Coffee Decreases Parkinson’s Tremors in Men, Study Suggests

coffee, tremors and Parkinson's

Drinking coffee may reduce tremors in Parkinson’s disease patients, but only among men, a recent study suggests.

The study, “Sex-dependent Effects of Coffee Consumption on Newly Diagnosed Parkinson’s Disease,” was published recently in the journal BMC Neurology.

There is some evidence that drinking coffee reduces the risk of developing Parkinson’s disease, but the effect of coffee on motor symptoms in people who already have been diagnosed with Parkinson’s is less clear.

In this study, researchers recruited Parkinson’s patients (137 women, 147 men) and divided them into two groups: coffee drinkers (204 people), which included anyone who drinks coffee regularly, or used to, even if they don’t anymore, and; non-coffee drinkers (80 people) who never regularly drank coffee.

Compared to the non-coffee drinkers, coffee drinkers were disproportionately younger, male, better-educated, and were younger at symptom onset. Coffee drinkers had less motor impairment, as demonstrated by lower scores on the motor section of the Unified Parkinson Disease Rating Scale (UPDRS; 19.46 vs. 22.84); this included significantly lower scores for tremor (2.48 vs. 3.64), bradykinesia (slow movement; 2.48 vs. 10.83) and gait and posture (0.78 vs. 1.16).

Of note, resting tremor occurs when a person’s hands, arms, or legs shake even when they are at rest; action tremor occurs with the voluntary movement of a muscle.

When the researchers included other factors (age, sex, etc.) in their model, most of these differences were no longer statistically significant. However, tremor scores were still significantly lower among coffee drinkers. More specifically, coffee drinkers had significantly lower scores for tremors at rest (1.49 vs. 2.41), whereas scores for action tremors were not very much  different between the two groups once other variables were taken into account.

Furthermore, this association was dose-dependent. That is, the more coffee participants reported drinking, the lower their tremor scores tended to be.

Researchers then divided the patients by sex and performed a similar analysis. Interestingly, tremor scores were significantly lower among male coffee drinkers as compared to male non-coffee drinkers, but this association was not statistically significant for females. This suggests sex-dependent differences on the effects of coffee in Parkinson’s patients.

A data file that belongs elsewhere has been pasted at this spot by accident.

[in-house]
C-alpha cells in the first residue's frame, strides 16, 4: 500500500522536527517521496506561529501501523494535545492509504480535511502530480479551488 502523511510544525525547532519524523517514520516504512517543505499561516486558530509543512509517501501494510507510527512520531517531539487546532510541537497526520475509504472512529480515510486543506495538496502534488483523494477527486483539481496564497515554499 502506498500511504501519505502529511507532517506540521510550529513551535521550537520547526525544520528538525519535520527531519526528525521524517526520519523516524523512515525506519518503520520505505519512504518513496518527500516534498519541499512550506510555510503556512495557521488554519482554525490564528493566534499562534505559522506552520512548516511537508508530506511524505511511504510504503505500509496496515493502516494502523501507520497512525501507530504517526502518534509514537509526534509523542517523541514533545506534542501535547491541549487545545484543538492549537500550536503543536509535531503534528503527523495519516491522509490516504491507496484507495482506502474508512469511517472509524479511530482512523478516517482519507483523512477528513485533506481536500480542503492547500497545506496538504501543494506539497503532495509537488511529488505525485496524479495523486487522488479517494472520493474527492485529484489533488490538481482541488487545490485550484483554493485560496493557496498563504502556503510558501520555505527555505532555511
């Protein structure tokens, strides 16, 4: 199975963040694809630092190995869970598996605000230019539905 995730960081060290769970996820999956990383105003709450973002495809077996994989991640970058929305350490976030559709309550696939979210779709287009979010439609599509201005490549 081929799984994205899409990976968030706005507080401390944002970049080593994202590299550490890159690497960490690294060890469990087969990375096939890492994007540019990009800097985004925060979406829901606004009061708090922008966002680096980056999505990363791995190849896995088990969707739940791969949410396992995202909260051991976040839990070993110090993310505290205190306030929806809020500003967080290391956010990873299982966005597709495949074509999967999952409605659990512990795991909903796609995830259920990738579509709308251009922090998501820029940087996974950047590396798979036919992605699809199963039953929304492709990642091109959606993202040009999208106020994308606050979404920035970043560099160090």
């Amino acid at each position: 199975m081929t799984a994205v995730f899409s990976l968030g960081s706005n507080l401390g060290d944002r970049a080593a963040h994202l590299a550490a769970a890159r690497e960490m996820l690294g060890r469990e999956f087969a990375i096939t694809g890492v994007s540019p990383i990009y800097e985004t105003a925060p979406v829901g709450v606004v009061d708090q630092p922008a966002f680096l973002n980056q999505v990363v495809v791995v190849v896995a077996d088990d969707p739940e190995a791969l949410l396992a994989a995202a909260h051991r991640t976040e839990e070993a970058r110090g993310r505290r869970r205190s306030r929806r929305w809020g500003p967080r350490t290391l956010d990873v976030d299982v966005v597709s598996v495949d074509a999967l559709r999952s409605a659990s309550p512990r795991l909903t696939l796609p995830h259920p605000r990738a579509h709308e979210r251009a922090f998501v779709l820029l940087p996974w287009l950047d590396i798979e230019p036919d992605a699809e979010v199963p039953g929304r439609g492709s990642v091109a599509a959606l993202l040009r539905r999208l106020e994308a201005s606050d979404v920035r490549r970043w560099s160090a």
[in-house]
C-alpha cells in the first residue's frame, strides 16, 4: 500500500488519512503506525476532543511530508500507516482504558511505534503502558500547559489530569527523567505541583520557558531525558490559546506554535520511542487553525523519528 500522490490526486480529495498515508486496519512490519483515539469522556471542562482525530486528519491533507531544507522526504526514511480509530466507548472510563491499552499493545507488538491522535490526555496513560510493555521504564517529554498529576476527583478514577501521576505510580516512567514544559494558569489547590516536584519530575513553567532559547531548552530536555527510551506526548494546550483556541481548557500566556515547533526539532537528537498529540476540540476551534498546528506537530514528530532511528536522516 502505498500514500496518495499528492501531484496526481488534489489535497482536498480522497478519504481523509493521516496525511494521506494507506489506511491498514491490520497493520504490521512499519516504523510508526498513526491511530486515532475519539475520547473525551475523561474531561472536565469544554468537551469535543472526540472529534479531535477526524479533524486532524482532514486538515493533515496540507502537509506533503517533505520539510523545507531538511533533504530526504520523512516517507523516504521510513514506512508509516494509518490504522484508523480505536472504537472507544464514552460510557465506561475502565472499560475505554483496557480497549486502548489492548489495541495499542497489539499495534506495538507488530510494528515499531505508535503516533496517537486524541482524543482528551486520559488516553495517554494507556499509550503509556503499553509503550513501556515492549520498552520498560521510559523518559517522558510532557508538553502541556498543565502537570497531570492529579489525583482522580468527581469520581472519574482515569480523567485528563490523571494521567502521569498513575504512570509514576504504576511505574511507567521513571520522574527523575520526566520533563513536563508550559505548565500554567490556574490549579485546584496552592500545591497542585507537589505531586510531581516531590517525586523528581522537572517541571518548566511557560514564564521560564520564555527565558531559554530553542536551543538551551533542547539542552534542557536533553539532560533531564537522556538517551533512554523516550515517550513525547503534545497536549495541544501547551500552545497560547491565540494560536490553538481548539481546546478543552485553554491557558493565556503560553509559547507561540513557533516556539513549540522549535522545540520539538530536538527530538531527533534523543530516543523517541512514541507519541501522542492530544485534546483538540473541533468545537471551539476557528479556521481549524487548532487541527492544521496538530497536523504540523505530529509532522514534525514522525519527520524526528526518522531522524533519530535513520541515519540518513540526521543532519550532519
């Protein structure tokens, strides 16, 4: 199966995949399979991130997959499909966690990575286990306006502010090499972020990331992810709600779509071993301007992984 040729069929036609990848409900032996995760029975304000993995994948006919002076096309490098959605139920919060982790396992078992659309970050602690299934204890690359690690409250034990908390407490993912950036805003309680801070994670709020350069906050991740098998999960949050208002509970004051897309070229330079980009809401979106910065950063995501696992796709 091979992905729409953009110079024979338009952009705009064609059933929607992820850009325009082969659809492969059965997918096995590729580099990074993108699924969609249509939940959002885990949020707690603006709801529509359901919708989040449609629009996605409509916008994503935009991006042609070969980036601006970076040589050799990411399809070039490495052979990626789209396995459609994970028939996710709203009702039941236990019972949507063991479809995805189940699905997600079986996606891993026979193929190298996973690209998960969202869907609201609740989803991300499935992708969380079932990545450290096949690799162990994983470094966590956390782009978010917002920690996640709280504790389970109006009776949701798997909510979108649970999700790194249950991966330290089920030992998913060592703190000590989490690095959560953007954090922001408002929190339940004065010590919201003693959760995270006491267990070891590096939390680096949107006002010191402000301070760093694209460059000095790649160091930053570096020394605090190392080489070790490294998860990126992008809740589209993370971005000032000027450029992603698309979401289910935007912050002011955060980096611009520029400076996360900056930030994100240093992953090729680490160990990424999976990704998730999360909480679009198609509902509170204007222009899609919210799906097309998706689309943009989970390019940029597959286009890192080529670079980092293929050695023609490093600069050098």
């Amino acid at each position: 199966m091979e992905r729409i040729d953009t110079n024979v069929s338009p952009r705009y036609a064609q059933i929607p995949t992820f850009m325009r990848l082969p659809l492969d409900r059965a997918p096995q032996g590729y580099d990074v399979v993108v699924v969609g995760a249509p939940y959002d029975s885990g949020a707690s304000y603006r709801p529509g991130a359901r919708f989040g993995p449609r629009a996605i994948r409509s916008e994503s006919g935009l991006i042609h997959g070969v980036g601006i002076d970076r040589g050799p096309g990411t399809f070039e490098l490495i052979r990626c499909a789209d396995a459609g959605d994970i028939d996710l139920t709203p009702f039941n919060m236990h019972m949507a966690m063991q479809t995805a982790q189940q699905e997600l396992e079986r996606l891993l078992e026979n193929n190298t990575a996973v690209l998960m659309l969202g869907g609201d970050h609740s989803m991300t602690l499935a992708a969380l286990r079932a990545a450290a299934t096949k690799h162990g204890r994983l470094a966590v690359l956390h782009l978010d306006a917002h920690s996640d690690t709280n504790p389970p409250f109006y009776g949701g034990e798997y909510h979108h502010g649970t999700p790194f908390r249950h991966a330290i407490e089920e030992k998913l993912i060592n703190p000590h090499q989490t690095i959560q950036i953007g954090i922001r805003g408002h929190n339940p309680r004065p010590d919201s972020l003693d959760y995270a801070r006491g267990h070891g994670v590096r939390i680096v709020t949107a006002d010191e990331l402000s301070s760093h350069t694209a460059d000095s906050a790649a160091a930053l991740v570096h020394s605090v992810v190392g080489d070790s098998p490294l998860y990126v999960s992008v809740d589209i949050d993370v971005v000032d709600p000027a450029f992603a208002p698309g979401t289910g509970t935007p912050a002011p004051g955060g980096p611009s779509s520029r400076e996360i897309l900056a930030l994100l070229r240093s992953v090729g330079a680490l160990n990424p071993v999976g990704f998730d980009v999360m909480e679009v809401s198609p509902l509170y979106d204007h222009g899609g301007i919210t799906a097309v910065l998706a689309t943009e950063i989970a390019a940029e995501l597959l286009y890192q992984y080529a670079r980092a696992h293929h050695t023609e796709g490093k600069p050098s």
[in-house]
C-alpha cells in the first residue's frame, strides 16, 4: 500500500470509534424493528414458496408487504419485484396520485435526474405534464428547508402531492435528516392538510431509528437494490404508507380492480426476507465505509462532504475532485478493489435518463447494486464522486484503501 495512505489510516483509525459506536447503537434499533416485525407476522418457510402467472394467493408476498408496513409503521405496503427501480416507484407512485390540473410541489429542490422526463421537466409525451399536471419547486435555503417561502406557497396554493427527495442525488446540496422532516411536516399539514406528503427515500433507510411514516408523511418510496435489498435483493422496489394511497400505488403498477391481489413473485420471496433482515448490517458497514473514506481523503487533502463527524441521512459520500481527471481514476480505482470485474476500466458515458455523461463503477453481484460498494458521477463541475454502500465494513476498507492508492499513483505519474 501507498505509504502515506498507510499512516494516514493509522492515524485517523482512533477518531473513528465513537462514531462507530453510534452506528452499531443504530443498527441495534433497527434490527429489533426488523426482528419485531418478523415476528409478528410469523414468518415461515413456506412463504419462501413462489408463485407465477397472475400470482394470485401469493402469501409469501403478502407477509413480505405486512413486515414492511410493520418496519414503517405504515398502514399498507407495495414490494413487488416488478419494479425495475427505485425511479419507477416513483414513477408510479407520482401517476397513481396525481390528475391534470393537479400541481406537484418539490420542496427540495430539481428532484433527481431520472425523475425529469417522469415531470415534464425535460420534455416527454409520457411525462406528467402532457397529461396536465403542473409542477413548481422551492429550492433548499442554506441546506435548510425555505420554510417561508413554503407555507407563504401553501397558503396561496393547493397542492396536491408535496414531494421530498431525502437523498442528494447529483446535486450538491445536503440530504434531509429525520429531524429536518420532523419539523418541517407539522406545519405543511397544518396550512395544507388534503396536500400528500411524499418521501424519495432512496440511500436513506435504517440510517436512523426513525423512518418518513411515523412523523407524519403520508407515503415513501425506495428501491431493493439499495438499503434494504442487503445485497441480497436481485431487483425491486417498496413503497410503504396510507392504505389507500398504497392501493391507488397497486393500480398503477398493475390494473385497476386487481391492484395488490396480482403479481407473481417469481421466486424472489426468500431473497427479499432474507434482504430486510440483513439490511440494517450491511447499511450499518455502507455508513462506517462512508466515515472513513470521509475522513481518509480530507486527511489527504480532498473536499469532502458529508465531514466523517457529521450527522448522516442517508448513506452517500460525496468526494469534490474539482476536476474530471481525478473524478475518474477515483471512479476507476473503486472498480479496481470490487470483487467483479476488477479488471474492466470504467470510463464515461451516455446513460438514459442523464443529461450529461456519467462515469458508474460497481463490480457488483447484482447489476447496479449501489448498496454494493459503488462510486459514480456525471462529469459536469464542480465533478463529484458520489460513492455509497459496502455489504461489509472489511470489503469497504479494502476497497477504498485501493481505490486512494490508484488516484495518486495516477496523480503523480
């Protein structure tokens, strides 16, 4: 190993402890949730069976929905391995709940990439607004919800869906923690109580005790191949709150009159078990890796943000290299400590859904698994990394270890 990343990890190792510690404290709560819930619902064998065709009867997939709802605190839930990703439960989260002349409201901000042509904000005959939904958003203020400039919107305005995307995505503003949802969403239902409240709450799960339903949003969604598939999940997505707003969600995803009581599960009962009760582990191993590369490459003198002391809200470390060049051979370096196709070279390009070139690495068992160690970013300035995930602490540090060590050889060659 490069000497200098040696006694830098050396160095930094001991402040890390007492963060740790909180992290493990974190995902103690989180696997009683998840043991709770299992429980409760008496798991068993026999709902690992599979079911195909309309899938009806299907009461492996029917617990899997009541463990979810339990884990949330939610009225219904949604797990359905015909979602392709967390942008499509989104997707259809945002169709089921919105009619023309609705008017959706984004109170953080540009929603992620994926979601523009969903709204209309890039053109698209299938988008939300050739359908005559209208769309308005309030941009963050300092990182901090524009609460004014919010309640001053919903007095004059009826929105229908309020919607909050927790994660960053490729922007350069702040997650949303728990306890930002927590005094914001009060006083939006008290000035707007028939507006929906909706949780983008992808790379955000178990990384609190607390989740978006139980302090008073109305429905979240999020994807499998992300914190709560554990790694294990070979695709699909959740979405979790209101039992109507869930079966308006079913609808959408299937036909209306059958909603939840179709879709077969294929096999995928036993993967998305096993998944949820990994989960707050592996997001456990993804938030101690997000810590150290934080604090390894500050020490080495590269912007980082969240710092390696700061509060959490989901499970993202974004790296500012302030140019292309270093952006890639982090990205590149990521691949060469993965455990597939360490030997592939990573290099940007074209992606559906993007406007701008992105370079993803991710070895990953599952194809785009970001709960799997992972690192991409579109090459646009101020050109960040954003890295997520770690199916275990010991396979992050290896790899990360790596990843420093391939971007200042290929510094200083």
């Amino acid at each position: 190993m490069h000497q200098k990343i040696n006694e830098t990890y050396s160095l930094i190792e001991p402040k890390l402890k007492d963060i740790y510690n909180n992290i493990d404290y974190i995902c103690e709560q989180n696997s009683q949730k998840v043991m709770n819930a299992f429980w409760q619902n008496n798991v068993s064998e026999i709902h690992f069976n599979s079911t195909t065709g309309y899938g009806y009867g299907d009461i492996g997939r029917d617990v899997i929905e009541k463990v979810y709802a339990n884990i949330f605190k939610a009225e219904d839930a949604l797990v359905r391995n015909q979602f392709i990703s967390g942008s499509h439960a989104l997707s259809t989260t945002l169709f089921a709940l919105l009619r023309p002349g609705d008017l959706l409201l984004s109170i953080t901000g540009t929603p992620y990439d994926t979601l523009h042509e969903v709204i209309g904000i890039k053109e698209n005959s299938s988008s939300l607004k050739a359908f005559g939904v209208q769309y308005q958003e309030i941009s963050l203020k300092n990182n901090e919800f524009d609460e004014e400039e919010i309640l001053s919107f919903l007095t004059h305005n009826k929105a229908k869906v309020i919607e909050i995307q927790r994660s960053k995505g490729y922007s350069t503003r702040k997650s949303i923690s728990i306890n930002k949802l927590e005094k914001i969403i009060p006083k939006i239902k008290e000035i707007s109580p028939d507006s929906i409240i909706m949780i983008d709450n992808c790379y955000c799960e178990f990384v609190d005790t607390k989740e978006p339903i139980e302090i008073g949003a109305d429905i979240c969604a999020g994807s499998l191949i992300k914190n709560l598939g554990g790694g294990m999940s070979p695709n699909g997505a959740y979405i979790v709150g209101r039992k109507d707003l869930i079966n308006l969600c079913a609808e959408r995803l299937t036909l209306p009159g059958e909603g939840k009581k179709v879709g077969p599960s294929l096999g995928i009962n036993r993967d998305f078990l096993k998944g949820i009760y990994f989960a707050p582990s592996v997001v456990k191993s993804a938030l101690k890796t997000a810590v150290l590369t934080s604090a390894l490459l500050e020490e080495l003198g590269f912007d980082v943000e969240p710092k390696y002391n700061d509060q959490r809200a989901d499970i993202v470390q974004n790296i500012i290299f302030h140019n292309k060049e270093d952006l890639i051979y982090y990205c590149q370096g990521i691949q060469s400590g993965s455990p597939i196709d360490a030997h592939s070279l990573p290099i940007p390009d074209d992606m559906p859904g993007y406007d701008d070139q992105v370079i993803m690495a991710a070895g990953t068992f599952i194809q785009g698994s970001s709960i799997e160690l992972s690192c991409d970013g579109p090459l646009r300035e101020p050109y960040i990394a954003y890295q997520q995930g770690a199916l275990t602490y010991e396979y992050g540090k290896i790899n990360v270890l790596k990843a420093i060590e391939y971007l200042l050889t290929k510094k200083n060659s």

The researchers speculated that such differences may be attributable to hormones that are typically present at different levels between the sexes, most notably estrogen. But further research will be needed to determine whether this idea holds water.

“Coffee consumption and tremor severity are inversely related in male patients with de novo [Parkinson’s disease],” the researchers wrote. “Further investigations are needed to reveal the exact causal relationship between coffee consumption and tremor in [Parkinson’s disease] patients,” they added.

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Gene Therapy in Clinical Trial, AXO-Lenti-PD, Safe And Effective in Monkey Model of Parkinson’s, Study Says

gene therapy study

The experimental gene therapy AXO-Lenti-PD (OXB-102) was seen to be both safe and effective in a primate model of Parkinson’s disease, a study reported, supporting a clinical trial getting underway in patients.

The findings were published in the journal Molecular Therapy Methods & Clinical Development in the paper, “Gene Therapy for Parkinson’s Disease: Preclinical Evaluation of Optimally Configured TH:CH1 Fusion for Maximal Dopamine Synthesis.”

Parkinson’s disease is caused by a lack of the neurotransmitter dopamine in the brain as a consequence of the degeneration of dopamine-producing neurons. Oral dopamine replacement therapies (e.g., levodopa) can provide symptom relief, but their benefits tend to weaken — and unpleasant side effects multiply — when used over a long period.